2.2.3 Targeted stream samplings during rainfall events
The streams were sampled during rainfall events to better understand how water chemistry changes along the rising and falling limbs of the hydrograph (Korver et al., 2019b). These high-frequency measurements are especially useful to train constituent flux models during high-flow events given that constituent concentrations often vary with discharge within a given watershed (Goñi et al., 2013).
During rainfall events, the streams were sampled using a combination of techniques: (1) opportunistic grab samples on the falling limb (all watersheds, 18 July 2015 to 15 November 2018); (2) a single-stage sampler (all watersheds, 21 to 25 July 2015 and 15 to 16 July 2017); and (3) an automated pump sampler (watershed 708 only, 17 to 27 September 2015 and 14 to 21 October 2017). The single-stage samplers were constructed by mounting 250 mL bottles at vertical increments above the low water level of the stream prior to each rain event. Vertical increments were adjusted depending on the weather forecast and predicted stage rise. As the water level rose, the bottles filled in sequence. Water exchange after filling was prevented by following the design of single-stage suspended-sediment samplers (Edwards and Glysson, 1999): two inverted stainless-steel U-shaped inlet tubes were inserted in the bottle through a rubber plug. The first inlet tube allows water to enter, and the second inlet tube, placed directly above the first, blocks water inflow by sealing the bottle's air exchange. Bottles were always completely filled at rising water levels, preventing river water from entering as water levels dropped. Additional information on the setup is included in the Supplement (see also Table S4).
2.2.4 Freshwater plume samplings in nearshore waters
To better understand the influence of rainfall events on nearshore environments, the plumes emanating from watersheds 819 and 703 were sampled during storms on 7 August and 19 September 2015, respectively (Fig. 1). Plume extent was first visually determined based on turbidity and water colour and finally by measuring the conductivity of surface waters in comparison to the Pruth marine station (∼ 45 000 µS cm−1). Six sampling stations were then established across the plume and waters were sampled at 0, 1, and 5 m depth for all the same parameters as the streams, described above.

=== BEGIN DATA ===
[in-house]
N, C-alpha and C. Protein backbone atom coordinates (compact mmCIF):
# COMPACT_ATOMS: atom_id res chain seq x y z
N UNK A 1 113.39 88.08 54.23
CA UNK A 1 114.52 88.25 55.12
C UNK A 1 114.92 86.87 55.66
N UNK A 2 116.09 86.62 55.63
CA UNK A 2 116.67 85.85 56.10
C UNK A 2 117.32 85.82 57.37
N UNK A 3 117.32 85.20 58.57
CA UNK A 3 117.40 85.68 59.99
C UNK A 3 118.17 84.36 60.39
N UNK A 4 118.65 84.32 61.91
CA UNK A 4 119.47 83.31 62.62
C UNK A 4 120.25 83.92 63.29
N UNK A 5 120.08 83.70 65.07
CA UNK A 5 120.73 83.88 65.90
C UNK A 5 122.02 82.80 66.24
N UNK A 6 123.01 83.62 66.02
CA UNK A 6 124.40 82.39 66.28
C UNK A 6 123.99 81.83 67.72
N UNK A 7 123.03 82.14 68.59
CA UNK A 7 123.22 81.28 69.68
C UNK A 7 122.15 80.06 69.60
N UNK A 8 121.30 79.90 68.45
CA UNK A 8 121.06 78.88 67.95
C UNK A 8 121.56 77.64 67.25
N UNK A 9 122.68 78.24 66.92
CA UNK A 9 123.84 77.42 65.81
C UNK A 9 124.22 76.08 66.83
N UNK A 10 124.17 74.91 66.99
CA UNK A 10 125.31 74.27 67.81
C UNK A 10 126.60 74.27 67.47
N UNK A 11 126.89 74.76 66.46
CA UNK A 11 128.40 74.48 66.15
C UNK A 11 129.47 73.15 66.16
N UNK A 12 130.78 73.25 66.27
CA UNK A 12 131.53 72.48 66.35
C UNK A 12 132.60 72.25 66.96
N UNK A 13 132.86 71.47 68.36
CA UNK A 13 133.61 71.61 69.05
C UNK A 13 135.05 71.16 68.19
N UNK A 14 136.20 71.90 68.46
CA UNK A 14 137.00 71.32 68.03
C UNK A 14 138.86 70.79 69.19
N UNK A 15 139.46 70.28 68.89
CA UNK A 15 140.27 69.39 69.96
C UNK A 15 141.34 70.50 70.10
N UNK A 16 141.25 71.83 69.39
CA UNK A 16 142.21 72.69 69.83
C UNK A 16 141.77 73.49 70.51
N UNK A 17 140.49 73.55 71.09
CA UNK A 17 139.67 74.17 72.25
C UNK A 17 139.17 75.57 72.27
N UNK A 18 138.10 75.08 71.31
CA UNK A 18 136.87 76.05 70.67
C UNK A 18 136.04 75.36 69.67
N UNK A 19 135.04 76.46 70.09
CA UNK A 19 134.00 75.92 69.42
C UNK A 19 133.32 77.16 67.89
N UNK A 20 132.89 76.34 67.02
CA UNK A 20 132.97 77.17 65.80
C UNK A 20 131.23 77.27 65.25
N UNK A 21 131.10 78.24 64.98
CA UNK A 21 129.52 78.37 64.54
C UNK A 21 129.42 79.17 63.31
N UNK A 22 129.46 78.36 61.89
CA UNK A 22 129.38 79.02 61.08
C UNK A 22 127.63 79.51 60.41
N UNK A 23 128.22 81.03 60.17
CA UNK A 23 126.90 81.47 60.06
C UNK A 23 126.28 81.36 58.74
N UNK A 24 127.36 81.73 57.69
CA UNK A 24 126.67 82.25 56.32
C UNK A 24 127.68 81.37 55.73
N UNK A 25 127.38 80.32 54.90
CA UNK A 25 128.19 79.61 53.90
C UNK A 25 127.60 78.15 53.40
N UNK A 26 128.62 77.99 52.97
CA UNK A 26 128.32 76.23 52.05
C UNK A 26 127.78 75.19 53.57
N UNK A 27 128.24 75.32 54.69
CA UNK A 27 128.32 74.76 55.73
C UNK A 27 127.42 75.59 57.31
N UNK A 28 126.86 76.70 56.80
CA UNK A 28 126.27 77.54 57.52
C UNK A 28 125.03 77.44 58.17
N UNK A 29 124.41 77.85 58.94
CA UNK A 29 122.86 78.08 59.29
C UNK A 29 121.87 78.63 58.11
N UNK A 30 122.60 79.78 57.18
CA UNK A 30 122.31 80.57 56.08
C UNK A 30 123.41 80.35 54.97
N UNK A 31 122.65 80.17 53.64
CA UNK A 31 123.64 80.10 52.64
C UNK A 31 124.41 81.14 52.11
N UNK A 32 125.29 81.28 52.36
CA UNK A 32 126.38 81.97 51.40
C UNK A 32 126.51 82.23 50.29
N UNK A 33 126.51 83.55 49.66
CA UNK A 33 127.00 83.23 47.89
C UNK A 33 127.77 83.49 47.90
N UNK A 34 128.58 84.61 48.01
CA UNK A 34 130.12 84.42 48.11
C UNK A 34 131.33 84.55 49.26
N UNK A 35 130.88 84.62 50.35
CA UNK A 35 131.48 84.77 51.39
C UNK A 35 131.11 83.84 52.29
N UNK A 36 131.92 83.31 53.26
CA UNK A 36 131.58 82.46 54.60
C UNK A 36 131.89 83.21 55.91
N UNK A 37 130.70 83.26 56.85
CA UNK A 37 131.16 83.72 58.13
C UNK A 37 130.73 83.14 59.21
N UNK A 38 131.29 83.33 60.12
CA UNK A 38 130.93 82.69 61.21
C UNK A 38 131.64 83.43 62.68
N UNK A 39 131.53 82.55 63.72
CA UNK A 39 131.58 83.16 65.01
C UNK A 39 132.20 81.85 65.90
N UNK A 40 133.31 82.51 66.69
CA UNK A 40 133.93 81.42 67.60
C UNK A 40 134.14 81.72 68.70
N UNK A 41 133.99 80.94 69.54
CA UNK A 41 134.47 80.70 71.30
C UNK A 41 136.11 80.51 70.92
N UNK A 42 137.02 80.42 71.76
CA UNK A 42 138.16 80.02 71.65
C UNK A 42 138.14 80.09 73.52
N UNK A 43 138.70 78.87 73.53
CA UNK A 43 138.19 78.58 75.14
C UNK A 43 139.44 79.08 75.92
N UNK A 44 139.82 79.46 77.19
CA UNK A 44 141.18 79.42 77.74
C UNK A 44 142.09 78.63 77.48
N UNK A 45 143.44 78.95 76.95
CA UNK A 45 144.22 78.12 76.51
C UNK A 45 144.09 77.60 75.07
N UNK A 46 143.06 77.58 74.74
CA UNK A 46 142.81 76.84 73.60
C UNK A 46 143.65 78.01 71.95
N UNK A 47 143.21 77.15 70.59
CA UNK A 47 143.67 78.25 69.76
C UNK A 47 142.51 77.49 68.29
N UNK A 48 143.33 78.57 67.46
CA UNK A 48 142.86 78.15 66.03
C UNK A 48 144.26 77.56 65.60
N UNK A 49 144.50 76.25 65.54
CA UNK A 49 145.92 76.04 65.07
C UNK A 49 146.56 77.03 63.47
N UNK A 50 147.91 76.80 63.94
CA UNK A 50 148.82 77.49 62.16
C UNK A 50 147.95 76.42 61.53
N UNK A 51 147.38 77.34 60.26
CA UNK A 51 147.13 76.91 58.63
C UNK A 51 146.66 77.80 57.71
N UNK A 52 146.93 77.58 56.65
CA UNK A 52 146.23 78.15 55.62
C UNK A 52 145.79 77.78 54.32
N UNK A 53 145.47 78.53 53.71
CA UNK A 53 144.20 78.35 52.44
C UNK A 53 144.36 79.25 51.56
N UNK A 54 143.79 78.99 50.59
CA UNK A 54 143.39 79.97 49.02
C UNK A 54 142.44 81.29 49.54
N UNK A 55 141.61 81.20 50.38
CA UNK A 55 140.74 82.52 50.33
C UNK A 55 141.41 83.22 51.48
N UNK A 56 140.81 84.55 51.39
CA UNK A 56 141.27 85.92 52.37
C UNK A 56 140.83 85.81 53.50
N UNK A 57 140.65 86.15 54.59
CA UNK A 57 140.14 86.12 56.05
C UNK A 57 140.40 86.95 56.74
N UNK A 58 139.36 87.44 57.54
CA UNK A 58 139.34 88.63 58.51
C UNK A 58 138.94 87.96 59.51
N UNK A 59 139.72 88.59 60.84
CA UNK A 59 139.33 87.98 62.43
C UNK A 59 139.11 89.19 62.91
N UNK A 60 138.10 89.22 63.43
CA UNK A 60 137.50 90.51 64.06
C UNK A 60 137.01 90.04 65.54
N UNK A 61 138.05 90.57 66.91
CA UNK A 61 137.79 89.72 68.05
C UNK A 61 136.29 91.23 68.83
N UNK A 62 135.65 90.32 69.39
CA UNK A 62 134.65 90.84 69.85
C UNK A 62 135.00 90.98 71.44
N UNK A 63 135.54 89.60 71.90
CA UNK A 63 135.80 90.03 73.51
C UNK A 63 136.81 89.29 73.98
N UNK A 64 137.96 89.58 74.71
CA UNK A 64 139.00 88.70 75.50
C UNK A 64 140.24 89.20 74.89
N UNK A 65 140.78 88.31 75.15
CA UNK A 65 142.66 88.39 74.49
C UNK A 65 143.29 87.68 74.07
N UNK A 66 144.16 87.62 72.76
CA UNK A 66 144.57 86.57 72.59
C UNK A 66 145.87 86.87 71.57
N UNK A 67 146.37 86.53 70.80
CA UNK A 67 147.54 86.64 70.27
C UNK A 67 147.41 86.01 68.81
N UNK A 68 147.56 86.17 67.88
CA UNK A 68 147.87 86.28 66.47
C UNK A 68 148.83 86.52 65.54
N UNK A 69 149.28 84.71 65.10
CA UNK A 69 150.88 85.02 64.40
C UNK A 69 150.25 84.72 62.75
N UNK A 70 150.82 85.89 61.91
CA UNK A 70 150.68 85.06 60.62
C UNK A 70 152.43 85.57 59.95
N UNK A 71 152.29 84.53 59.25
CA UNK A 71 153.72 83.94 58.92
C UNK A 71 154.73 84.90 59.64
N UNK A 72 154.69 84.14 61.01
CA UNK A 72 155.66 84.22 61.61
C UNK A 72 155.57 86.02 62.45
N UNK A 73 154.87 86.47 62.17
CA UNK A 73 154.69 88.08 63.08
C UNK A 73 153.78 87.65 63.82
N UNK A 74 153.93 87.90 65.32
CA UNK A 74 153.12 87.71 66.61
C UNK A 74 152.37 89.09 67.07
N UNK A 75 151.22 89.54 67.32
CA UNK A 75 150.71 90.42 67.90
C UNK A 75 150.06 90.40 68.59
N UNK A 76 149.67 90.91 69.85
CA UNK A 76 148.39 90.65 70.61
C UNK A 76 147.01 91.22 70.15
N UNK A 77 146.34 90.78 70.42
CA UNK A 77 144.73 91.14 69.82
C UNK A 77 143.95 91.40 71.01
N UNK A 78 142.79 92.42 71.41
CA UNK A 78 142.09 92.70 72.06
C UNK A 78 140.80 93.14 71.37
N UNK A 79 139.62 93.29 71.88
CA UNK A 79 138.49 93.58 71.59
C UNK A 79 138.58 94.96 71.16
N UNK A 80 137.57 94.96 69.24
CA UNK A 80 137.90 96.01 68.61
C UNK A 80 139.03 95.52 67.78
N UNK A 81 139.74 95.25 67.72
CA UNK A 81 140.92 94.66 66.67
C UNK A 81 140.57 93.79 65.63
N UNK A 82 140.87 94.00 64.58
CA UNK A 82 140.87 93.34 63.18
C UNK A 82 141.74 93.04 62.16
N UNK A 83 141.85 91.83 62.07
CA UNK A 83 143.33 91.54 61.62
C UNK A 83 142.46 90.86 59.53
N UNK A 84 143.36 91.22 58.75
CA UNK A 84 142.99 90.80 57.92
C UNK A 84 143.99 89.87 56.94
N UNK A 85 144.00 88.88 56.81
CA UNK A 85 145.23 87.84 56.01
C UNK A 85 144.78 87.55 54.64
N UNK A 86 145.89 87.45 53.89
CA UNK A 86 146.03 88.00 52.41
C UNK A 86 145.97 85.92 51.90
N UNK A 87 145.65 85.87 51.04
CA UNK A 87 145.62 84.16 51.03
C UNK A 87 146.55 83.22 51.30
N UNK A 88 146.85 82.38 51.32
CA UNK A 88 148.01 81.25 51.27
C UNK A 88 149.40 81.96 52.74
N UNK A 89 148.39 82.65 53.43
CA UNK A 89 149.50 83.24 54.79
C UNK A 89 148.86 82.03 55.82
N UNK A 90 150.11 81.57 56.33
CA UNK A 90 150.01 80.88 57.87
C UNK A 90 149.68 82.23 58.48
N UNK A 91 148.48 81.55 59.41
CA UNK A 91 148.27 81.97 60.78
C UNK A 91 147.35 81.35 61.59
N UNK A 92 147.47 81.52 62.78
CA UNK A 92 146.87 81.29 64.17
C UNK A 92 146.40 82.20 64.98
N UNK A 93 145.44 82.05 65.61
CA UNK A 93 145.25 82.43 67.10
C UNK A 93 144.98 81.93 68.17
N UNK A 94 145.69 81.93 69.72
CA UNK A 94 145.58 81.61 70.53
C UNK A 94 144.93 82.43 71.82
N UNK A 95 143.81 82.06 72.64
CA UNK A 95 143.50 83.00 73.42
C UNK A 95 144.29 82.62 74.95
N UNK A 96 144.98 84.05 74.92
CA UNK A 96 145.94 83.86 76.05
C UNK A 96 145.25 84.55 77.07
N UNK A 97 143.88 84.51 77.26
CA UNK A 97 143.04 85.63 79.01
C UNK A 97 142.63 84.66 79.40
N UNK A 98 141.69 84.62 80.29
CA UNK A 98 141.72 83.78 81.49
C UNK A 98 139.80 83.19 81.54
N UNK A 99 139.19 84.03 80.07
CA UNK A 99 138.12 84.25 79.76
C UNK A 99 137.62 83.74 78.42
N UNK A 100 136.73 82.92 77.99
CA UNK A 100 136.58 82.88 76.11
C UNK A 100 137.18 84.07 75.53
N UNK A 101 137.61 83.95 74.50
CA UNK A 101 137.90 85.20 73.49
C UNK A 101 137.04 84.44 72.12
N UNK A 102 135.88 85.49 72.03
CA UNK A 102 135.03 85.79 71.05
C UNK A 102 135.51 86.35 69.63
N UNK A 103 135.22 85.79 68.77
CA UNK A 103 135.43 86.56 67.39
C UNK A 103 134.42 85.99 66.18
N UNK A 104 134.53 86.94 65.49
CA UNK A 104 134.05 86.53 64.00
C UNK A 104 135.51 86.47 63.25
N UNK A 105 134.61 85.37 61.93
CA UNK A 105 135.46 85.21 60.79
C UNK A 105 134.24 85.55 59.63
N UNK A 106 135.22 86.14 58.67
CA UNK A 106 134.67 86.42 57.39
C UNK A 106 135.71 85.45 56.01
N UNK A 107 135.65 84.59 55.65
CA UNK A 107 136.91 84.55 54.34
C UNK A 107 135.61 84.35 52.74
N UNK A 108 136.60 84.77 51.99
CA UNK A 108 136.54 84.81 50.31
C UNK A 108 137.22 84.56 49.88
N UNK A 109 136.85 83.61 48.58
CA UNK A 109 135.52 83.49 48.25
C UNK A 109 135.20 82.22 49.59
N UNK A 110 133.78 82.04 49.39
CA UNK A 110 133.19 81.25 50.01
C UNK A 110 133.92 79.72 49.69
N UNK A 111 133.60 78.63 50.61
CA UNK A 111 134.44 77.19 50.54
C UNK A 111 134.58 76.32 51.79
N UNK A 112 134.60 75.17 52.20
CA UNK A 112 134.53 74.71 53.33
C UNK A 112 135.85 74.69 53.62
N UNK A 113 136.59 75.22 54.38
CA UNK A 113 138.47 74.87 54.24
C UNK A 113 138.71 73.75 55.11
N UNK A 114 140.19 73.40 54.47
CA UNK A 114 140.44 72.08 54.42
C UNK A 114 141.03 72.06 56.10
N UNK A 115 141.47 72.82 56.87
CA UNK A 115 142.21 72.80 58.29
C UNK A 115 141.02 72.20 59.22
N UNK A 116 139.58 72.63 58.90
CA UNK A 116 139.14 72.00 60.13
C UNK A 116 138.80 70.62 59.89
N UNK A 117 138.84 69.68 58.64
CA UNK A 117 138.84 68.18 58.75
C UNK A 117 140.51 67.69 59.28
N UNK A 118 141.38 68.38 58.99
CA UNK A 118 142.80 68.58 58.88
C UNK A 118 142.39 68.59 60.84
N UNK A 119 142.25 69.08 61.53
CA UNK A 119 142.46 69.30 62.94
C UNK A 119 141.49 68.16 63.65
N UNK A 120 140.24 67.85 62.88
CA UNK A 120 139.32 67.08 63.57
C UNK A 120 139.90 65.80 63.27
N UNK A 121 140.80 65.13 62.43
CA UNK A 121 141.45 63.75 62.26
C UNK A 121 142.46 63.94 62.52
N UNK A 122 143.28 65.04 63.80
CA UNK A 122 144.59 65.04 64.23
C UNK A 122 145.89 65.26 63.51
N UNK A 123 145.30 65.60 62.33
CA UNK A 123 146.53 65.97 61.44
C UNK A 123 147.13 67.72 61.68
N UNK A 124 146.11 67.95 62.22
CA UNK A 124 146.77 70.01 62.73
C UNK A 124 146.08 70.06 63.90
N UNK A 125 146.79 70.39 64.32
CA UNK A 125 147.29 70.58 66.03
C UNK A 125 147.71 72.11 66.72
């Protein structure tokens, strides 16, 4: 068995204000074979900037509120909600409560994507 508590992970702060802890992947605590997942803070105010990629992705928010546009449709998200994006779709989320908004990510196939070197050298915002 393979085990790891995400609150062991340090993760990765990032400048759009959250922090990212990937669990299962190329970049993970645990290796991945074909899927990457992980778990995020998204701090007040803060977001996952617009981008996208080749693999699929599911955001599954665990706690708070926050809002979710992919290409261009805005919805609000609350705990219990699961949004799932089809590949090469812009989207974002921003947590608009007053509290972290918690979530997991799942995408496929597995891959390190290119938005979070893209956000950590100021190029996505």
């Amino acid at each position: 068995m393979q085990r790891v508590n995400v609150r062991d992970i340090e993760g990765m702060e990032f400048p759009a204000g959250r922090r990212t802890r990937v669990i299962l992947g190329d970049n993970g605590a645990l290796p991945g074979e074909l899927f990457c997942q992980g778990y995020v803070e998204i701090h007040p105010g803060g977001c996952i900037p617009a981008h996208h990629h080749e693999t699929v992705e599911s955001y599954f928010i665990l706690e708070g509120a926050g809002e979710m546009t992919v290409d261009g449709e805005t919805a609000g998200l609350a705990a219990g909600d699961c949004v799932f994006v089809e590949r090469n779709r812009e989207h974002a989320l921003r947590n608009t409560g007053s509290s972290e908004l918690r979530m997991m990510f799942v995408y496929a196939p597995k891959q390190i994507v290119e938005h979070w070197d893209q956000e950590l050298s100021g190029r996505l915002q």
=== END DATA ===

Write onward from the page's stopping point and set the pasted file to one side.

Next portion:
2.3 Sample preparation and chemical analyses
TP and TDP samples were preserved with 80 µL of 95 % H2SO4 and frozen until analysis. Samples for TN, TDN, , NO, and Si(OH)4 were frozen until analysis. Samples for TN, TDN, , NO (from August 2014 to June 2015), TP, TDP, and (from August 2014 to June 2015) were analysed according to Canadian Association for Laboratory Accreditation (CALA)-certified protocols at the University of Alberta's Biogeochemical Analytical Service Laboratory (Table S2). From March 2015 onwards, NO, , and Si(OH)4 were analysed at the University of British Columbia's Marine Zooplankton and Micronekton Laboratory. Dissolved inorganic nitrogen (DIN) and dissolved organic nitrogen (DON) were calculated as the sum of and NO and the difference between TDN and DIN, respectively. Dissolved cations, including dFe, were preserved with 480 µL 8 M HNO3 and kept cool until analysis by the Analytical Chemistry Services Laboratory (Ministry of Environment and Climate Change Strategy, Victoria, BC, Canada). Filtered DOC samples from freshwater and marine sites were preserved with 200 µL 7.5 M H3PO4 or 6 M HCl, respectively, and kept cool until analysis. Freshwater samples were analysed at the Analytical Chemistry Services Laboratory, while marine samples were analysed at the Ján Veizer Stable Isotope Laboratory (University of Ottawa, ON, Canada). Instruments and detection limits for each constituent are summarised in Table S2.
2.4 Freshwater biogeochemical inputs to the Kwakshua and Meay channels
Freshwater inputs to the Kwakshua Channel system were quantified by relating constituent concentrations from both the routine monthly and targeted rainfall event samplings to 15 min discharge using log-linear models in the R package rloadest (Runkel et al., 2004; Runkel, 2013; Lorenz et al., 2015). For all watersheds except 708, models were constructed by relating discharge to concentration over the entire study period. At watershed 708, discharge monitoring began in August 2013 – 1 year earlier than elsewhere, so models were constructed for the entire period of record (9 August 2013 to 31 December 2018). Daily flux estimates were, however, only made over the same period as for the other watersheds (1 August 2014 to 31 December 2018). According to convention (Analytical Methods Committee, 2001), half of the detection limit (see Table S2) was used for cases where concentrations of NO, , and were flagged as below detection by the analytical labs. While we acknowledge the biases that this approach may introduce (Helsel, 2009), we believe it to be a best approximation of these low concentrations given the large number of parameters and sites presented here.